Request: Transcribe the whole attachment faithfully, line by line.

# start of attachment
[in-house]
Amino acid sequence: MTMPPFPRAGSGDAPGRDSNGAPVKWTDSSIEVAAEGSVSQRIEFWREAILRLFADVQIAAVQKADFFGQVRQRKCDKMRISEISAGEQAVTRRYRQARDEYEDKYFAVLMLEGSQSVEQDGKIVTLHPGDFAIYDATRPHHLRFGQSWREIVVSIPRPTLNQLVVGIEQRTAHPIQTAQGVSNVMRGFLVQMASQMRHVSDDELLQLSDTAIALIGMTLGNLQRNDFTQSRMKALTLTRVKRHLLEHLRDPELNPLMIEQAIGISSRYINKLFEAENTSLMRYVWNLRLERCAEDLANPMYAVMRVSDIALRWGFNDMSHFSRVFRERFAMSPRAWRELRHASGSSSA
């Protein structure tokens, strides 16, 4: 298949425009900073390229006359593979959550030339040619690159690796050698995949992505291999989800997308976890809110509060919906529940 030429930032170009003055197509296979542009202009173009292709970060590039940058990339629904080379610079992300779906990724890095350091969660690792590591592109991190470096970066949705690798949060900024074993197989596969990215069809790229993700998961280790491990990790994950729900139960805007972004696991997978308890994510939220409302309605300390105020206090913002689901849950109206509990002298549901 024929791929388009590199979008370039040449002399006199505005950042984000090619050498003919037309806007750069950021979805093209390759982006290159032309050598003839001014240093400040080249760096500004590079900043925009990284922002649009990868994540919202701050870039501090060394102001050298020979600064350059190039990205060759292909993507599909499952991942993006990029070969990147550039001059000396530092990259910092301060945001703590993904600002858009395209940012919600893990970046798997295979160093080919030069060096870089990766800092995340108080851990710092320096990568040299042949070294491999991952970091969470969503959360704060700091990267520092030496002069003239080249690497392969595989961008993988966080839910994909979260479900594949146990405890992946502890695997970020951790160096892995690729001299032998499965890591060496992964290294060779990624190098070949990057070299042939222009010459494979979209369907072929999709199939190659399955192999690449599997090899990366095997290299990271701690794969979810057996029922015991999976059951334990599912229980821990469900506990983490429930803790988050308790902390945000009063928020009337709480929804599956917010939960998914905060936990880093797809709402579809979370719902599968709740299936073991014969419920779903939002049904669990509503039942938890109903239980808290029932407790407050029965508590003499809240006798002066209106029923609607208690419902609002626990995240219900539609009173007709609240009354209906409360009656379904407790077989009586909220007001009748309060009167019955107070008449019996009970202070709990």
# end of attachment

[in-house]
Amino acid sequence: MTMPPFPRAGSGDAPGRDSNGAPVKWTDSSIEVAAEGSVSQRIEFWREAILRLFADVQIAAVQKADFFGQVRQRKCDKMRISEISAGEQAVTRRYRQARDEYEDKYFAVLMLEGSQSVEQDGKIVTLHPGDFAIYDATRPHHLRFGQSWREIVVSIPRPTLNQLVVGIEQRTAHPIQTAQGVSNVMRGFLVQMASQMRHVSDDELLQLSDTAIALIGMTLGNLQRNDFTQSRMKALTLTRVKRHLLEHLRDPELNPLMIEQAIGISSRYINKLFEAENTSLMRYVWNLRLERCAEDLANPMYAVMRVSDIALRWGFNDMSHFSRVFRERFAMSPRAWRELRHASGSSSA
């Protein structure tokens, strides 16, 4: 298949425009900073390229006359593979959550030339040619690159690796050698995949992505291999989800997308976890809110509060919906529940 030429930032170009003055197509296979542009202009173009292709970060590039940058990339629904080379610079992300779906990724890095350091969660690792590591592109991190470096970066949705690798949060900024074993197989596969990215069809790229993700998961280790491990990790994950729900139960805007972004696991997978308890994510939220409302309605300390105020206090913002689901849950109206509990002298549901 024929791929388009590199979008370039040449002399006199505005950042984000090619050498003919037309806007750069950021979805093209390759982006290159032309050598003839001014240093400040080249760096500004590079900043925009990284922002649009990868994540919202701050870039501090060394102001050298020979600064350059190039990205060759292909993507599909499952991942993006990029070969990147550039001059000396530092990259910092301060945001703590993904600002858009395209940012919600893990970046798997295979160093080919030069060096870089990766800092995340108080851990710092320096990568040299042949070294491999991952970091969470969503959360704060700091990267520092030496002069003239080249690497392969595989961008993988966080839910994909979260479900594949146990405890992946502890695997970020951790160096892995690729001299032998499965890591060496992964290294060779990624190098070949990057070299042939222009010459494979979209369907072929999709199939190659399955192999690449599997090899990366095997290299990271701690794969979810057996029922015991999976059951334990599912229980821990469900506990983490429930803790988050308790902390945000009063928020009337709480929804599956917010939960998914905060936990880093797809709402579809979370719902599968709740299936073991014969419920779903939002049904669990509503039942938890109903239980808290029932407790407050029965508590003499809240006798002066209106029923609607208690419902609002626990995240219900539609009173007709609240009354209906409360009656379904407790077989009586909220007001009748309060009167019955107070008449019996009970202070709990």